The Foster Road project made the final cut with unusually broad public support, which included Representative Alissa Keny-Guyer, Oregon Walks, OPAL Environmental Justice and The Bicycle Transportation Alliance. Local citizens submitted more than 150 public comments in favor of the project, far outpacing support for any other project in the region.

Road Diets coming to Division and Glisan Streets

As Foster Road waits for its own traffic calming measures, the City is moving forward with help for our neighbors to the North.


Construction begins on NE Glisan Street near where Heather Fitzsimmons was killed last winter.

On the evening of January 29th, Heather Jean Fitzsimmons was crossing NE Glisan Street, using the marked crosswalk at 78th Avenue. She was hit and killed when a driver pulled around another car that had stopped to let her cross.

Heather was 29 years old and worked in the after-school program at nearby Vestal Elementary School. The driver was not charged.

Locals have been upset about reckless driving in this area for a long time, and following Heather’s death, resident Benjamin Kerensa began documenting the dangerous conditions and lax enforcement in the area. His video of the scene was picked up by the Oregonian and has more than 5000 hits on youtube.

After a series of public meetings and enforcement actions, this month PBOT began rebuilding the roadway on NE Glisan between 60th and 82nd Avenues.

When completed by this fall, the former four-lane configuration will be replaced by a single lane in each direction, with a center turn lane. This kind of street profile is considerably safer for pedestrians because it avoids the type of “multiple threat crash” that killed Heather Fitzsimmons. (more…)

PDC Disbands Lents Citizen Advisory Committee

A few weeks ago, the PDC quietly disbanded the Urban Renewal Advisory Committees –the citizen committees that advise the agency in its urban renewal areas. That includes the Lents Town Center Urban Renewal Advisory Committee, which has guided our 9-neighborhood, $245 million urban renewal area since 1998.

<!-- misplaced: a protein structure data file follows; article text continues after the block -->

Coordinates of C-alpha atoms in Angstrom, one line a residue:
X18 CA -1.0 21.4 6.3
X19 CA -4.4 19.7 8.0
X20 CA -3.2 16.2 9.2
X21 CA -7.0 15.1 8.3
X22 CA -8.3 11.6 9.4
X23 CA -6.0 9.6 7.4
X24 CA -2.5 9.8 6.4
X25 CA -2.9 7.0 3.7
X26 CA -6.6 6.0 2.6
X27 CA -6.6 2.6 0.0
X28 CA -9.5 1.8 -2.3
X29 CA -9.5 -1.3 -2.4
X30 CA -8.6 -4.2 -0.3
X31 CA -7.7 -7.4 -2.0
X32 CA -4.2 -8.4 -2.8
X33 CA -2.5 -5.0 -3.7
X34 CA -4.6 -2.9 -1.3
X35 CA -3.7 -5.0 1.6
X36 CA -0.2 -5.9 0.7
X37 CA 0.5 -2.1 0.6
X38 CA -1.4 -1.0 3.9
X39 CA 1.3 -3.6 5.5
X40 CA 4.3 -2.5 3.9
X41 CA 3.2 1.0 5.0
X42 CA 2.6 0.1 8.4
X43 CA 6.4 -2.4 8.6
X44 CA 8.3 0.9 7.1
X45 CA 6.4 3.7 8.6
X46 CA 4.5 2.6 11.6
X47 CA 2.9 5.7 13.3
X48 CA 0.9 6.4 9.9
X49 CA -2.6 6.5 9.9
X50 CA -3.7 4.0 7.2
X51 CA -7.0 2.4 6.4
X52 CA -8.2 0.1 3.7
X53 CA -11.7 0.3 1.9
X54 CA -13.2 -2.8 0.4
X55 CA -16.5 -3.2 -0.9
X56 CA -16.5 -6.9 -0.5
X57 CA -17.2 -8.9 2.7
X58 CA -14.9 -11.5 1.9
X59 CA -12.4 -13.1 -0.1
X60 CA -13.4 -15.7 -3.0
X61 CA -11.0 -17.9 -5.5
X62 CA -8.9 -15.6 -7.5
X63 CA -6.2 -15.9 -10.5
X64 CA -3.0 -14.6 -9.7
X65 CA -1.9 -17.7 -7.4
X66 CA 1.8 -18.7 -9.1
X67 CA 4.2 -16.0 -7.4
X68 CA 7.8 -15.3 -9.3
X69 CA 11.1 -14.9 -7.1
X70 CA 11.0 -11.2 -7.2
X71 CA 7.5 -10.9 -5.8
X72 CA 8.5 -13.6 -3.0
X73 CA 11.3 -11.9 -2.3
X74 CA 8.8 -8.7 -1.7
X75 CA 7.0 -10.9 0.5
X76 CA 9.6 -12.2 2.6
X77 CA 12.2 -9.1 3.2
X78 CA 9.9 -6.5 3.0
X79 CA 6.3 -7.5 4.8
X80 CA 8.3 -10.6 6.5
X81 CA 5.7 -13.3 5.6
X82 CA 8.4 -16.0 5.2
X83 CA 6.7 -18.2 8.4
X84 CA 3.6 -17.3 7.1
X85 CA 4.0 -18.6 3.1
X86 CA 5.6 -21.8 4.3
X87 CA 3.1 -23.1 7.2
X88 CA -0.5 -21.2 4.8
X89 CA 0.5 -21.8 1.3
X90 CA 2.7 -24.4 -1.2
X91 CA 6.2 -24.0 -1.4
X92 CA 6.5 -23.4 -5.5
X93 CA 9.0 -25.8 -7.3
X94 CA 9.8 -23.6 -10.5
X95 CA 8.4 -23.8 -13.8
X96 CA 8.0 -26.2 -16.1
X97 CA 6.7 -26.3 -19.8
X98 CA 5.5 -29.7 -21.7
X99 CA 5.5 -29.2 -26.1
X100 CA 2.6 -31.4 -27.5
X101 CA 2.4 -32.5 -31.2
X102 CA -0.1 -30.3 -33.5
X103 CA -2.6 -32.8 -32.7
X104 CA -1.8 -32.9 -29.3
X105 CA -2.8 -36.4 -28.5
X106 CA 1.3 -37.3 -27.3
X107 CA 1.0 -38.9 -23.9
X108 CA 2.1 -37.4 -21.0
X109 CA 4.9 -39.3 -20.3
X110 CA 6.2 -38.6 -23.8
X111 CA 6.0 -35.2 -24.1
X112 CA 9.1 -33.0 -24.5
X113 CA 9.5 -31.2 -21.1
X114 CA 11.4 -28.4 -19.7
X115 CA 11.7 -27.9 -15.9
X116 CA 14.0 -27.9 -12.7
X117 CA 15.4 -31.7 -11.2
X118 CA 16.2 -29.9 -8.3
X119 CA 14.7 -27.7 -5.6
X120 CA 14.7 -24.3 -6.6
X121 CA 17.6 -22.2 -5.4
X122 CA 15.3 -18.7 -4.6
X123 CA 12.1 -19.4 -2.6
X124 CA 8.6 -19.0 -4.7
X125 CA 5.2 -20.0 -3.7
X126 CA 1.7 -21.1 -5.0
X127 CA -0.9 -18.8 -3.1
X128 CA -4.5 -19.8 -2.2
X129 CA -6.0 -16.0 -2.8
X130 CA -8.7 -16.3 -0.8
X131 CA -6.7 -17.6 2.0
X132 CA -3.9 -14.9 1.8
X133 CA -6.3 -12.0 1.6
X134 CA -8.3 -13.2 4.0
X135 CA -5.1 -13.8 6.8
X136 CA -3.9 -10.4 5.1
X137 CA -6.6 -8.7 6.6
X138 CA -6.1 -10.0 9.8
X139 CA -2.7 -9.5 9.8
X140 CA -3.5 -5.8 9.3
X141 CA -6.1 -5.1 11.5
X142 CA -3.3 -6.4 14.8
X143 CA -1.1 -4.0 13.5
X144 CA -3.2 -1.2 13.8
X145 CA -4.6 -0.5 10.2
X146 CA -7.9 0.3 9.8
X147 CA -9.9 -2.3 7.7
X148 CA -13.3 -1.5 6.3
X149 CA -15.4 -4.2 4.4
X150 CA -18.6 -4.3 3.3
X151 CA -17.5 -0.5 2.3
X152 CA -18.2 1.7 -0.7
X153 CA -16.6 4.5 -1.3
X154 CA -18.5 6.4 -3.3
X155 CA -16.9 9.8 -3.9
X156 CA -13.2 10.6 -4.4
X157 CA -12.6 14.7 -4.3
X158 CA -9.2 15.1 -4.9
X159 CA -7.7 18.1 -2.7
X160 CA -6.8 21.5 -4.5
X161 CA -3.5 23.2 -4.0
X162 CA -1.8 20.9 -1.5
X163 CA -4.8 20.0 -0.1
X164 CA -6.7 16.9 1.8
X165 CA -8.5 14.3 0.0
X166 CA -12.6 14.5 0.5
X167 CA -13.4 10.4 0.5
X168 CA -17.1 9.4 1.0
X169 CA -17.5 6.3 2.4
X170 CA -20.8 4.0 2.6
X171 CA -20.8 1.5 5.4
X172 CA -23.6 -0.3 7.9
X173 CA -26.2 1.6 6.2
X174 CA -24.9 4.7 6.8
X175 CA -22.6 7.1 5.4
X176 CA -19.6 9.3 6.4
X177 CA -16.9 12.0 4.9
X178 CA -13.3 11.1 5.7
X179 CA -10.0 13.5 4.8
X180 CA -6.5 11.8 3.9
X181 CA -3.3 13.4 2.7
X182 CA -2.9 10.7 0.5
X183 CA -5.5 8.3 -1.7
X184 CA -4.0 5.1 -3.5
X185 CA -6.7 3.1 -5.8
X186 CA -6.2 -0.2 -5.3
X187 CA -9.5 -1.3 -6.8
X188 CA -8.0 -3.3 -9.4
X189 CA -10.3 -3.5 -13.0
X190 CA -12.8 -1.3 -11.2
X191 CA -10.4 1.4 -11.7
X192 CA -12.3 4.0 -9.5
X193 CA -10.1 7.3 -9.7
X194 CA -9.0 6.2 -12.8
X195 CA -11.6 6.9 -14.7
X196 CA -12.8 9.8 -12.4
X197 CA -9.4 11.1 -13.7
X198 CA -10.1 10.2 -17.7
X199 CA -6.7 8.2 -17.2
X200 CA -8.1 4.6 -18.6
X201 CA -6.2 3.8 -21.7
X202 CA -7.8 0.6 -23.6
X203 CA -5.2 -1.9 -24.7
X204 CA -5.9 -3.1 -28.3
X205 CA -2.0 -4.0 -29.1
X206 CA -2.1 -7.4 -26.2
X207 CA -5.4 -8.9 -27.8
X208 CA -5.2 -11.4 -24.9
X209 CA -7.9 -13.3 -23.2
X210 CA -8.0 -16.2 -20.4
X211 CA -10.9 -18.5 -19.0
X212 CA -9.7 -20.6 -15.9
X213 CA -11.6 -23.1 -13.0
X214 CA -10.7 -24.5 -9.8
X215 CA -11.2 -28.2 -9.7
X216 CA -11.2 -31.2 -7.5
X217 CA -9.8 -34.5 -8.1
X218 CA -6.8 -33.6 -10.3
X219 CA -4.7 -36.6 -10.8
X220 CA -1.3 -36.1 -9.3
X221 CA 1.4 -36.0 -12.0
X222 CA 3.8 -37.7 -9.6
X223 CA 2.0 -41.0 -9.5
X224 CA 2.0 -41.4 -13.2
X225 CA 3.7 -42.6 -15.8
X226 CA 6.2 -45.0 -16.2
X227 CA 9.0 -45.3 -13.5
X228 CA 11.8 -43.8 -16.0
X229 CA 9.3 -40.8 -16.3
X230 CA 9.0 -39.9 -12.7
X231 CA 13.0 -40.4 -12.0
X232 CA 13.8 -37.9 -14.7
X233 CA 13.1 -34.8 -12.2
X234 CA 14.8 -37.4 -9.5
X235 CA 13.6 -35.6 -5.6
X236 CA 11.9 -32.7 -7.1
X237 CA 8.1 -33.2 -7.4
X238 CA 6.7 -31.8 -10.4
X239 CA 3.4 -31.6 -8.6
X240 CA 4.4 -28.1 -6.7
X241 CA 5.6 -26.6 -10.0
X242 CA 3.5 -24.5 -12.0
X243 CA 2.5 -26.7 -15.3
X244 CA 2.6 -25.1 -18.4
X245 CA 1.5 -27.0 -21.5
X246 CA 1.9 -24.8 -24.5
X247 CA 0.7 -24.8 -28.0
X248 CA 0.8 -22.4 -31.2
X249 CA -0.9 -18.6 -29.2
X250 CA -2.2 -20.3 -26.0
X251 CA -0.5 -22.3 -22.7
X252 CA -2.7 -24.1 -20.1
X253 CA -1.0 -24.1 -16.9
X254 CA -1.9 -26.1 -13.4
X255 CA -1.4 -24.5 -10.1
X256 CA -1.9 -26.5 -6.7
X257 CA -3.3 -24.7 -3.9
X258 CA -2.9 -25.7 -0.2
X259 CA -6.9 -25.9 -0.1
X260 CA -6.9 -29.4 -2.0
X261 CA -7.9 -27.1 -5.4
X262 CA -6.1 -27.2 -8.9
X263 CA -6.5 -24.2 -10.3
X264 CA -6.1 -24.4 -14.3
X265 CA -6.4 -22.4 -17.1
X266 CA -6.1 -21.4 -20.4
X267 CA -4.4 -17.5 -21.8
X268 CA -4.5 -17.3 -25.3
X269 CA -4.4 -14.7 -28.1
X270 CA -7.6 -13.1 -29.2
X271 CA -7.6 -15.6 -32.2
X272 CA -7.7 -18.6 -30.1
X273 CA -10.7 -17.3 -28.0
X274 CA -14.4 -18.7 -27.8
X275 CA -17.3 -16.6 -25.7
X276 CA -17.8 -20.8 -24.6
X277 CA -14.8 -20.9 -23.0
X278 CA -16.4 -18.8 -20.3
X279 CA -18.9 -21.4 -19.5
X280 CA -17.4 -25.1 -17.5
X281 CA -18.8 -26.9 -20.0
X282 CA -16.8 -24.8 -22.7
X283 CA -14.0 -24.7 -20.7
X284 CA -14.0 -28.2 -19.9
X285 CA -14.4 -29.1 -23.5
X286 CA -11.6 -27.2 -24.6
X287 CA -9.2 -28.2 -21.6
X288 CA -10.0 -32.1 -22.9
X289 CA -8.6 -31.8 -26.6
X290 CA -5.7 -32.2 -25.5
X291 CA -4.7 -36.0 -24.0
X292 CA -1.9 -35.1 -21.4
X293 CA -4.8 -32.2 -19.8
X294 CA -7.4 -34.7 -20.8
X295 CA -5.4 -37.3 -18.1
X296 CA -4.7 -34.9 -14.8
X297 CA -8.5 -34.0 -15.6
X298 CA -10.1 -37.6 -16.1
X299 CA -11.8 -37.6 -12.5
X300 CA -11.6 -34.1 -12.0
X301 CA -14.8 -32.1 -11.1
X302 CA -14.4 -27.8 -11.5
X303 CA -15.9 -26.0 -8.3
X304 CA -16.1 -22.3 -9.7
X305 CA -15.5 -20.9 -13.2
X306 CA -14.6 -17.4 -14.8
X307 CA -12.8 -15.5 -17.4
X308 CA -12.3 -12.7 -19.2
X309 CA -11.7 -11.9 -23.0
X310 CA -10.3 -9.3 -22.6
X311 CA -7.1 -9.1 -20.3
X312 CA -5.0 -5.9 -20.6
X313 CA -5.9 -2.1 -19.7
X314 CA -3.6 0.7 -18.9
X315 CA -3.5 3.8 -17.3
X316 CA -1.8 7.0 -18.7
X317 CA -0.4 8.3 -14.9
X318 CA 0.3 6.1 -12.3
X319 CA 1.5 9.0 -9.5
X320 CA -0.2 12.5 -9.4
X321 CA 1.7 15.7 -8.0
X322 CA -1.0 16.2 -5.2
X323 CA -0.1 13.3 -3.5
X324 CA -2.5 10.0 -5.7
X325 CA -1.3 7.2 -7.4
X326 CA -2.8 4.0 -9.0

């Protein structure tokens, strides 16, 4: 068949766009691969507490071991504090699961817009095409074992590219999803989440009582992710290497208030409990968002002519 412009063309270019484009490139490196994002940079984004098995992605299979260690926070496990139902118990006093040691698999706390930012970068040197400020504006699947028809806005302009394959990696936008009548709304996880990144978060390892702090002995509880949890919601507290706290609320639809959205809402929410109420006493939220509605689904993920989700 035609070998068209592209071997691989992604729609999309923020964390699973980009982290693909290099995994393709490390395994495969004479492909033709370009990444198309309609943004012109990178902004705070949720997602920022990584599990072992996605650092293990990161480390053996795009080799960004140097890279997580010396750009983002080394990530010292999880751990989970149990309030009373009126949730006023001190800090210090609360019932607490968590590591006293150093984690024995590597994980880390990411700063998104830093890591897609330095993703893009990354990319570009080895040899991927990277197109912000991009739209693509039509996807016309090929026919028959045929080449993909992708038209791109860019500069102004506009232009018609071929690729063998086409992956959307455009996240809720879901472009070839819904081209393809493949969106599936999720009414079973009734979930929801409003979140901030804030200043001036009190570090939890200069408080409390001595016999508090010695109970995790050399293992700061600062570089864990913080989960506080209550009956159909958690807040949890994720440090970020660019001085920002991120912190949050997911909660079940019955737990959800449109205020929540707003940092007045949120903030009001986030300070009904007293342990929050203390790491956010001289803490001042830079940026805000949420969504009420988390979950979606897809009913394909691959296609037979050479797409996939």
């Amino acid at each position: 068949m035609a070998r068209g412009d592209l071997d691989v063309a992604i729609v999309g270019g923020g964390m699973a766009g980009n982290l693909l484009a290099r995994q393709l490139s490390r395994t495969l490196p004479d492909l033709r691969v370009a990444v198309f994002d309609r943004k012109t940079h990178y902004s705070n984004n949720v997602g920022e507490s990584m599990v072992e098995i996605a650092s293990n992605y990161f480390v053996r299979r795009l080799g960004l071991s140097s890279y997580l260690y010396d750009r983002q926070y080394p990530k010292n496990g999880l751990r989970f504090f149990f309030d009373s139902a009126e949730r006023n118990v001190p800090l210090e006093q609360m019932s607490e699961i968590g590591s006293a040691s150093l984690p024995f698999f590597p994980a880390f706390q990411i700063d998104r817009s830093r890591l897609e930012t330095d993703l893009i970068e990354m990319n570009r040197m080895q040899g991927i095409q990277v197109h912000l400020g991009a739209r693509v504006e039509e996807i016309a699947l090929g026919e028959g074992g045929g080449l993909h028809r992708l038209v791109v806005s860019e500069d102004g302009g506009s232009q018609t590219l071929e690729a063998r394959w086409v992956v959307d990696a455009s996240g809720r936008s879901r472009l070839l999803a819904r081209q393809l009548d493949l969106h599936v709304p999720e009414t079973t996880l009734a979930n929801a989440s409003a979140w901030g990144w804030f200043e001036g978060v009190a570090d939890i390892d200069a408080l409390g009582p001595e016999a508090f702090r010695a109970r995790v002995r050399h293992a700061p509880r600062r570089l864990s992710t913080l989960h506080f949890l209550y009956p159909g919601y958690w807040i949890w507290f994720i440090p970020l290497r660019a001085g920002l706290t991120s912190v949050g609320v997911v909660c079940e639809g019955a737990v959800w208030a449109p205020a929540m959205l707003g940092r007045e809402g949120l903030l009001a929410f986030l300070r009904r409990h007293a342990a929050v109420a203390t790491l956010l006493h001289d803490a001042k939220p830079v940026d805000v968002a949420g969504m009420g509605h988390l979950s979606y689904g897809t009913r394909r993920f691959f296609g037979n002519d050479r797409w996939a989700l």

According to the PDC, the URACs are intended “to involve citizens, urban renewal area (URA) stakeholders and/or project partners more directly in planning, program development and decision making.” Agency policy is that the PDC “believes that meaningful, timely, effective public participation is essential to successfully implement PDC policies and projects.”

pdc_2PDC staffer Justin Douglas talked to me about what led up to the change in policy.

“PDC has been undergoing significant downsizing as an agency. We’re just as committed to public participation as we were before –but due to financial constraints, the URAC system just isn’t a sustainable model for us.” He said that due to budget cuts, the five full-time public participation staffers the agency had a few years ago are now down to one.

I also spoke with John Notis, the now-former Chair of the LTCURAC. He told me that the URAC has become ineffectual and that it “just doesn’t do what it used to do, for many reasons.”